George Kon, left, and Brad Fleener talk story about the radical
paint job on Fleener's car. Palolo Valley is green behind them.
For newcomers, Palolo is less rustic, although a handful of farmers tend to acres of crops in the isolated reaches of the valley. The 33-acre quarry became a 200-home subdivision after it was closed in 1951, and the airplane field long ago was turned into Palolo Valley Housing.
Palolo Elementary School student Emilo Ruiz, 10, and Akoni Sandoval share a moment during the "Kid's Kitchen" program.
The 2,584-acre valley today is a mostly middle-class community of well-worn houses, with an orchid nursery and old folks home tucked in the back. The neighborhood mainstays of schools, churches and recreation center are scattered, but grocery stores and other small businesses are aligned mostly along 10th or Palolo avenues, the two main streets of the valley.
Tomorrow, Palolo Elementary School celebrates its 75th anniversary, with performances by students and a reunion of former teachers and principals.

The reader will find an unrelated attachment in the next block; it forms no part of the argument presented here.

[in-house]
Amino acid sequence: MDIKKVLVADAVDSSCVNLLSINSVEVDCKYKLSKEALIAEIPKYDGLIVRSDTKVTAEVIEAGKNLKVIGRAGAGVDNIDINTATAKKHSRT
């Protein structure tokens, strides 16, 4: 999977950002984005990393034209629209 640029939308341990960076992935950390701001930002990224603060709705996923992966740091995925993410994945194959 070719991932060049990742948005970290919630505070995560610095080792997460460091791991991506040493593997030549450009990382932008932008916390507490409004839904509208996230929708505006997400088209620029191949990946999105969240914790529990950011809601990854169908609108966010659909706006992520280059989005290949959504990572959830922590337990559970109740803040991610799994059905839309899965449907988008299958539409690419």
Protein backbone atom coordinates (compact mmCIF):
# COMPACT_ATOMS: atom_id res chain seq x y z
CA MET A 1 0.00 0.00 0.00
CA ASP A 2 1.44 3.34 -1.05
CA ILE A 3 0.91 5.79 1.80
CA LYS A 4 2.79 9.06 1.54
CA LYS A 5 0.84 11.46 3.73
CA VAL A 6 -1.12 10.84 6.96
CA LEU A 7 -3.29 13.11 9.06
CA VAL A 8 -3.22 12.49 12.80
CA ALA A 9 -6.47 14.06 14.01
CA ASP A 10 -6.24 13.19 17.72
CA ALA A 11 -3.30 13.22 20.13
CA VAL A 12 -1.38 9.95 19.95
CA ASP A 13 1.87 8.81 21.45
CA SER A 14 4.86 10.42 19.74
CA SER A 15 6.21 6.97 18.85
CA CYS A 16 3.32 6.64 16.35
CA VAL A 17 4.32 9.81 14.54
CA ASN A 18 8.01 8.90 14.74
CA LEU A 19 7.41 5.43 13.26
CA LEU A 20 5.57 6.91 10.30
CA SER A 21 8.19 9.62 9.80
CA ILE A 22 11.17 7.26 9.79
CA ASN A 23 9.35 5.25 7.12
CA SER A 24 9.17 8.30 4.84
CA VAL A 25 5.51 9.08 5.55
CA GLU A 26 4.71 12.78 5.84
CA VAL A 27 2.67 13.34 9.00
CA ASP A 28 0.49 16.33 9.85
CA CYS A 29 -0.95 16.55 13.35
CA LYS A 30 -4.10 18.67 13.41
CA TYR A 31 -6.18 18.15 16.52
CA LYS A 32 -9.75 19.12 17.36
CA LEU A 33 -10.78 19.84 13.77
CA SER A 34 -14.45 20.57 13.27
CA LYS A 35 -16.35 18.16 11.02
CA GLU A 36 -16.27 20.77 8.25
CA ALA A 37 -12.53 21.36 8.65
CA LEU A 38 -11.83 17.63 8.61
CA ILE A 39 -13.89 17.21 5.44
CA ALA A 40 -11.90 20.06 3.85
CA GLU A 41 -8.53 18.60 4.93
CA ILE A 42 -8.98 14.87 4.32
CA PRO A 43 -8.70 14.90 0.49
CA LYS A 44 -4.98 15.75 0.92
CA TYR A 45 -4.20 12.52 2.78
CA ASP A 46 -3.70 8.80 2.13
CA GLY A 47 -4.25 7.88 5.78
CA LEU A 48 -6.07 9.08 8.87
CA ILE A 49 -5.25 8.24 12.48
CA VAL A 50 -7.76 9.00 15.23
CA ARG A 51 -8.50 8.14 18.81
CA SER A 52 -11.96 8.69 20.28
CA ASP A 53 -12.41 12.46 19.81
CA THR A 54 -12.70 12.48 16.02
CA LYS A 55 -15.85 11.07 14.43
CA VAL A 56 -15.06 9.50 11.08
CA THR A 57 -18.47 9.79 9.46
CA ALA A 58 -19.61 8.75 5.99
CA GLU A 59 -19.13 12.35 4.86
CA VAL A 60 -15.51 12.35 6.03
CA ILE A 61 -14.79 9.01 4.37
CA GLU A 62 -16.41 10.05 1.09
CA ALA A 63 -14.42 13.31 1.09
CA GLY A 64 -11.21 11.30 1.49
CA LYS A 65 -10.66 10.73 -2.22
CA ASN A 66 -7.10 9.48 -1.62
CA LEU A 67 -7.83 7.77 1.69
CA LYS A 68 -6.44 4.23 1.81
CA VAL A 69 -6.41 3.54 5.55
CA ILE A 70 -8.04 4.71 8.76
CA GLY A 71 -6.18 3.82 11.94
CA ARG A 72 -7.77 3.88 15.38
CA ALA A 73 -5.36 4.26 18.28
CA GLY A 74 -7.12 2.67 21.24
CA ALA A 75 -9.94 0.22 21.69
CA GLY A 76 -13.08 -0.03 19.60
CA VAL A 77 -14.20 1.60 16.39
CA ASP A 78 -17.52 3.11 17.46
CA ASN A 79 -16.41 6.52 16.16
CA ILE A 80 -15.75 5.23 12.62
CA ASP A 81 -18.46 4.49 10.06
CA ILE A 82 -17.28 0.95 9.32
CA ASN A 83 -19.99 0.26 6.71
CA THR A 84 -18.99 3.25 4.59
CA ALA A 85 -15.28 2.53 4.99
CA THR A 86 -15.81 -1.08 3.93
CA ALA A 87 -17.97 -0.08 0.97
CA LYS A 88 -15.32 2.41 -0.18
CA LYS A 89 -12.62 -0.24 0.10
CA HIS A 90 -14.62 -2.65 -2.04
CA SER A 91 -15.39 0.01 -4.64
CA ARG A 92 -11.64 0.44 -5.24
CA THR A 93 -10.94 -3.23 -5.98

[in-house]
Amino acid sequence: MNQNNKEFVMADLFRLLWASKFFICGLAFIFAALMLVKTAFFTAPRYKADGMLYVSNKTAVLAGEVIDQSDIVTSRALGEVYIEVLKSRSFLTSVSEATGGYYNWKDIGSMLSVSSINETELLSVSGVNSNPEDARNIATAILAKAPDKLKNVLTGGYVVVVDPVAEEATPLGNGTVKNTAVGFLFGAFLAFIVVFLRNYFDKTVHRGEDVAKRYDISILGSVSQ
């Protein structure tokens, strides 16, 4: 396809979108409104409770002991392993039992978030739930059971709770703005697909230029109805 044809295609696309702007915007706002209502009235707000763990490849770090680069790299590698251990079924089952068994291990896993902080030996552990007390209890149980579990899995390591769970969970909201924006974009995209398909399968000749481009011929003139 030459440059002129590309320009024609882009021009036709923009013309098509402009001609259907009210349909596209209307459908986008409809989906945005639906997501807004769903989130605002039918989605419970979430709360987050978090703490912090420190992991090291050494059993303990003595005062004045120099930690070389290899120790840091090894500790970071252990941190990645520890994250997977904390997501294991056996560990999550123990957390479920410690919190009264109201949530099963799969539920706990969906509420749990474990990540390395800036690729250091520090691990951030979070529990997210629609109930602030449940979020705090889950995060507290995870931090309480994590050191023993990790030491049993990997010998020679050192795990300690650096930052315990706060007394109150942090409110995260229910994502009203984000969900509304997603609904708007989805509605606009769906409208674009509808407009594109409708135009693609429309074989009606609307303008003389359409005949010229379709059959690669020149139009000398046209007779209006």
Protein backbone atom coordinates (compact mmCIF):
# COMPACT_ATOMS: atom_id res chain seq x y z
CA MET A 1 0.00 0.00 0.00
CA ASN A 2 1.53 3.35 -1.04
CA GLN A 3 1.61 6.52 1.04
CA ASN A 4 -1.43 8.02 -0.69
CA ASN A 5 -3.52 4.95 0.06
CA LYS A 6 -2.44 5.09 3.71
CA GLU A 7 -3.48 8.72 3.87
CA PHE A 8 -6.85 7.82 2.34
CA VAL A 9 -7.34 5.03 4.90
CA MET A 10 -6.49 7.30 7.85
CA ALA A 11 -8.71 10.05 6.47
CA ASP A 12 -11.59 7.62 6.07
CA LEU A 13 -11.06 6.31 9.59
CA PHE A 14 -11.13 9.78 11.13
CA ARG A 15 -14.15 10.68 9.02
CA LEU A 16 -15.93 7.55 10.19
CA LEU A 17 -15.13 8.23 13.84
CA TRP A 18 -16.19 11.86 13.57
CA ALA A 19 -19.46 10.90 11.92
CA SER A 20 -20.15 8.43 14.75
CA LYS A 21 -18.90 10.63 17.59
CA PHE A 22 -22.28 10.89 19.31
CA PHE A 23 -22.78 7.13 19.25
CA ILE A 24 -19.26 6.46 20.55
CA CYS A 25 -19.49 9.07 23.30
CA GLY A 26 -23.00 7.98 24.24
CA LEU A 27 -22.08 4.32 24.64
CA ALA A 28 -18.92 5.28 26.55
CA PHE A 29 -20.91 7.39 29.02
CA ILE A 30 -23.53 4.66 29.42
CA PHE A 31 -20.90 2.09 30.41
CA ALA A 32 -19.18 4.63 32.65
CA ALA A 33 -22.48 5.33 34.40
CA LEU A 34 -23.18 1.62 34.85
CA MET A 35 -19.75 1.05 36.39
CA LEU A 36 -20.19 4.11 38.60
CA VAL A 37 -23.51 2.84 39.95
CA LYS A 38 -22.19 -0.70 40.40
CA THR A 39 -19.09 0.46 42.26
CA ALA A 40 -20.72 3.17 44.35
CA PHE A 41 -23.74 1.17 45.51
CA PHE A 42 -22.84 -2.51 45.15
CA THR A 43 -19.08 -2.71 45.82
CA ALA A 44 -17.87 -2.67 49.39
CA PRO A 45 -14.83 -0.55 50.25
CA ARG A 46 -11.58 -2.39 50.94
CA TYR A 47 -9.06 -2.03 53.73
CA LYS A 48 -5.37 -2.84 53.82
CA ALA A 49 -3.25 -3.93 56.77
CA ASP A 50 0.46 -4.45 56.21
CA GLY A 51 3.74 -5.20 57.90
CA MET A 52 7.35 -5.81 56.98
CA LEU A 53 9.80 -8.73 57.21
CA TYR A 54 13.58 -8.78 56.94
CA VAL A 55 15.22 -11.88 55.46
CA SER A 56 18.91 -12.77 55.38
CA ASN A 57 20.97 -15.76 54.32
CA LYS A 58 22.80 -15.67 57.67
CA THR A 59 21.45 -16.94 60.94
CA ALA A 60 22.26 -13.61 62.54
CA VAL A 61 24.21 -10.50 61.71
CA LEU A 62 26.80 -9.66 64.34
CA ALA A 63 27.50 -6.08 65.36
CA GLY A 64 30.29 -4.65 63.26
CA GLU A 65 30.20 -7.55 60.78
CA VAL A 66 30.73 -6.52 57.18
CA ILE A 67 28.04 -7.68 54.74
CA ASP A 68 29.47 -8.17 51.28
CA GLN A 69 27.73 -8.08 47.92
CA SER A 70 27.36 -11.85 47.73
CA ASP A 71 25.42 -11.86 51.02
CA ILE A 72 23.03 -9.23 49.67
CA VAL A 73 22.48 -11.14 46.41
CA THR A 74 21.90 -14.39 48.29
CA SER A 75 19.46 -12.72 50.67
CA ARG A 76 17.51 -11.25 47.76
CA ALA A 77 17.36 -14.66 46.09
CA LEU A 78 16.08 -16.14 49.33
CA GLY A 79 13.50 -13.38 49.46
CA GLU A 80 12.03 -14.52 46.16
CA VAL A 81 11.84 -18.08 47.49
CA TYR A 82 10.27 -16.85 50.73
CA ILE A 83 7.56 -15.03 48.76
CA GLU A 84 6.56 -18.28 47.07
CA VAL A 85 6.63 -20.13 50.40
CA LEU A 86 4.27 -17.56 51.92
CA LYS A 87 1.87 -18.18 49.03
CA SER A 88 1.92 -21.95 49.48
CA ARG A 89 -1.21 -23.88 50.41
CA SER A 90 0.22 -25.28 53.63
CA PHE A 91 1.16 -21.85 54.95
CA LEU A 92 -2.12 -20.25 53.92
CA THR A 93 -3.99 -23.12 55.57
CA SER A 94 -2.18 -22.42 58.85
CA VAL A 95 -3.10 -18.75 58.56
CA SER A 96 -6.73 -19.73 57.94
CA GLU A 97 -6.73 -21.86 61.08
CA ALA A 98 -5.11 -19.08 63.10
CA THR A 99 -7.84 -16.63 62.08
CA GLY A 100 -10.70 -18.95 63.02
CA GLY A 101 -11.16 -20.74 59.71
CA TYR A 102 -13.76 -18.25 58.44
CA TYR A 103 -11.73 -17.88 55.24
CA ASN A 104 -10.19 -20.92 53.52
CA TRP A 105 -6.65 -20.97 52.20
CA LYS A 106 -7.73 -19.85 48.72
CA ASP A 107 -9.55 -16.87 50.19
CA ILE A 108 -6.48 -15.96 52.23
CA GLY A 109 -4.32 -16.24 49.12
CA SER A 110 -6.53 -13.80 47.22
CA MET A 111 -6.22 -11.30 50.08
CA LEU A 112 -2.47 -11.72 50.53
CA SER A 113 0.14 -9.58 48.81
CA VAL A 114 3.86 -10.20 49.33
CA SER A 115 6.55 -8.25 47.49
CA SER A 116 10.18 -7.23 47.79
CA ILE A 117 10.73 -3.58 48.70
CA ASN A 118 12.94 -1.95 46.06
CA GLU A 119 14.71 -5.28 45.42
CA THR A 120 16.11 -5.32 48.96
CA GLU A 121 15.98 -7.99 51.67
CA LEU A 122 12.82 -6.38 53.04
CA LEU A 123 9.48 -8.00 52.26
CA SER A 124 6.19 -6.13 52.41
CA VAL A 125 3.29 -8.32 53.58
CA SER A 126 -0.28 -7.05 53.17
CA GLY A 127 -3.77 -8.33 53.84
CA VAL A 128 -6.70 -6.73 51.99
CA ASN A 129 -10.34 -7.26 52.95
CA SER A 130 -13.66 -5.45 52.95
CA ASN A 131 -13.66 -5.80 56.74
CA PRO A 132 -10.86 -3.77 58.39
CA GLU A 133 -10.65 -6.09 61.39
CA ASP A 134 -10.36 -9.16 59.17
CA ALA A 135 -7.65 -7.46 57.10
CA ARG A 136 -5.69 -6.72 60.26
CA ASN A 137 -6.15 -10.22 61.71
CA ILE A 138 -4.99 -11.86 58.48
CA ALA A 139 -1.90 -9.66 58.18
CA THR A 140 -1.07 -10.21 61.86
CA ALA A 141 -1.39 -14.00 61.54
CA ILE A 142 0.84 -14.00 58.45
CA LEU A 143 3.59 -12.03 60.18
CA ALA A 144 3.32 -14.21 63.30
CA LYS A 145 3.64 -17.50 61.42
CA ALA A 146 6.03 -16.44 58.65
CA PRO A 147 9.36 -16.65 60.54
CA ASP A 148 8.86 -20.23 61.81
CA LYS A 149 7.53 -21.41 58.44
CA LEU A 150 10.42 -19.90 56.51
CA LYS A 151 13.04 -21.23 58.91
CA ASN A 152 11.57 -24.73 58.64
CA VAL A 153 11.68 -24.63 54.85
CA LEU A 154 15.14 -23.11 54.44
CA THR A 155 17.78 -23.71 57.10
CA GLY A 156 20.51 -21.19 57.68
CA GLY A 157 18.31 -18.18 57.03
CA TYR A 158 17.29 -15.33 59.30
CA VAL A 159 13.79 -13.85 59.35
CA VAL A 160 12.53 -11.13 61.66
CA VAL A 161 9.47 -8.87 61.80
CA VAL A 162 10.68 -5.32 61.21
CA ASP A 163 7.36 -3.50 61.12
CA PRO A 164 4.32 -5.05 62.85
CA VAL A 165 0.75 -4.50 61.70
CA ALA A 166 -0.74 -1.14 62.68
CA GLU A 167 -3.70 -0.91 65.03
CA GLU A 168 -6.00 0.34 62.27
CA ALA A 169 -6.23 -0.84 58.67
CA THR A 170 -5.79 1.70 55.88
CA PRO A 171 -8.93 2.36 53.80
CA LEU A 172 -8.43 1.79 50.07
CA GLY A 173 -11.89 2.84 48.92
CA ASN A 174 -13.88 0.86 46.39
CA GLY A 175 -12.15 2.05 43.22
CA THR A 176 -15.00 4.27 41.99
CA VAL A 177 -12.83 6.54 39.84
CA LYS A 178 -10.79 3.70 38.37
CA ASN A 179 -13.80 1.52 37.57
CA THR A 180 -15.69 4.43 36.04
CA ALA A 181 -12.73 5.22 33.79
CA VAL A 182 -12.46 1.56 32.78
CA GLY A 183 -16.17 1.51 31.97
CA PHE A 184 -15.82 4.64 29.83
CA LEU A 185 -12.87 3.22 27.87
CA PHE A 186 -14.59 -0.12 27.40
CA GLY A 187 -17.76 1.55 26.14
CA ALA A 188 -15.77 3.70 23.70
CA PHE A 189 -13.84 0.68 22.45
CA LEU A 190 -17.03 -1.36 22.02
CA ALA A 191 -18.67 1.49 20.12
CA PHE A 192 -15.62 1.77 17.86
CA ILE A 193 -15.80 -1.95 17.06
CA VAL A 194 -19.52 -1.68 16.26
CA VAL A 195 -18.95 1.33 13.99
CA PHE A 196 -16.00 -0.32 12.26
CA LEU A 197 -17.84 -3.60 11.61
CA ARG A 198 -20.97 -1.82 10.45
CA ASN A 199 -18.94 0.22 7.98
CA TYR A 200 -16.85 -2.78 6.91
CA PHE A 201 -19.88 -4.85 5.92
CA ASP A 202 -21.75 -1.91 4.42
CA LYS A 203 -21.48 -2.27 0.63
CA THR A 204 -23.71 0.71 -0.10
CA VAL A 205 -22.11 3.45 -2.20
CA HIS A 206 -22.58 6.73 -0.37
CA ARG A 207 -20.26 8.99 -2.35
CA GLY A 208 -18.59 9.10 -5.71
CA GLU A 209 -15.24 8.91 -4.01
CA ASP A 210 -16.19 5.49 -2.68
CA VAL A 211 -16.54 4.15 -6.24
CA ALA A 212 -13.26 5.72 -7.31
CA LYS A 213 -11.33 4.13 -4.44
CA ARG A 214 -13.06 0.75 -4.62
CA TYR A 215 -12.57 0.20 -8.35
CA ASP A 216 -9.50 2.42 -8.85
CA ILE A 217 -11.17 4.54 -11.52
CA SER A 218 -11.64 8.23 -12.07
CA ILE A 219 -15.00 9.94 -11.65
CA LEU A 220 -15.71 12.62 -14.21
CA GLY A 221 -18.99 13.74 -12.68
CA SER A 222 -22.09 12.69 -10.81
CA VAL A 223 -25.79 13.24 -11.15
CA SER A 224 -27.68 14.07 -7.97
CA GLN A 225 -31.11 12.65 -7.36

For 13,500 people, Palolo is a comfortable place called home.
But Palolo has often been overshadowed by the more defined personalities of its neighbors - Manoa, Kaimuki and Kahala. It has often been dismissed by outsiders who don't realize the richness of the valley, say organizers of what is becoming a yearly celebration of "Palolo Pride." While many people "associate the valley primarily with gang involvement and domestic violence," Palolo advocates say there are many positive things in the community just waiting to be touted.
Barbara Ryder, co-owner of Frank's Palolo Market, finds it "kind of hard to associate Palolo with crime. My customers (many of whom come from the housing project nearby) are regular people concerned about the welfare of their children, about making a living. They take life as it comes."
Dennis Dobies, principal of Jarrett Intermediate School, admits having to fend off the old reputation of his school as being rough and rowdy, but maintains it's no longer justified.
Larry Yanagihashi shows the Samoan crab
he plans on having mounted as a gift to his son.
There are no fights these days, he said, and, he points with pride to litter-free grounds and graffiti-free walls. Instead of gang symbols spray-painted on buildings, there are colorful murals, painted by students on weekends as service projects.
The second annual Palolo Pride Celebration will take place Saturday at Palolo Valley District Park. Last year, 7,000 people joined in the fun.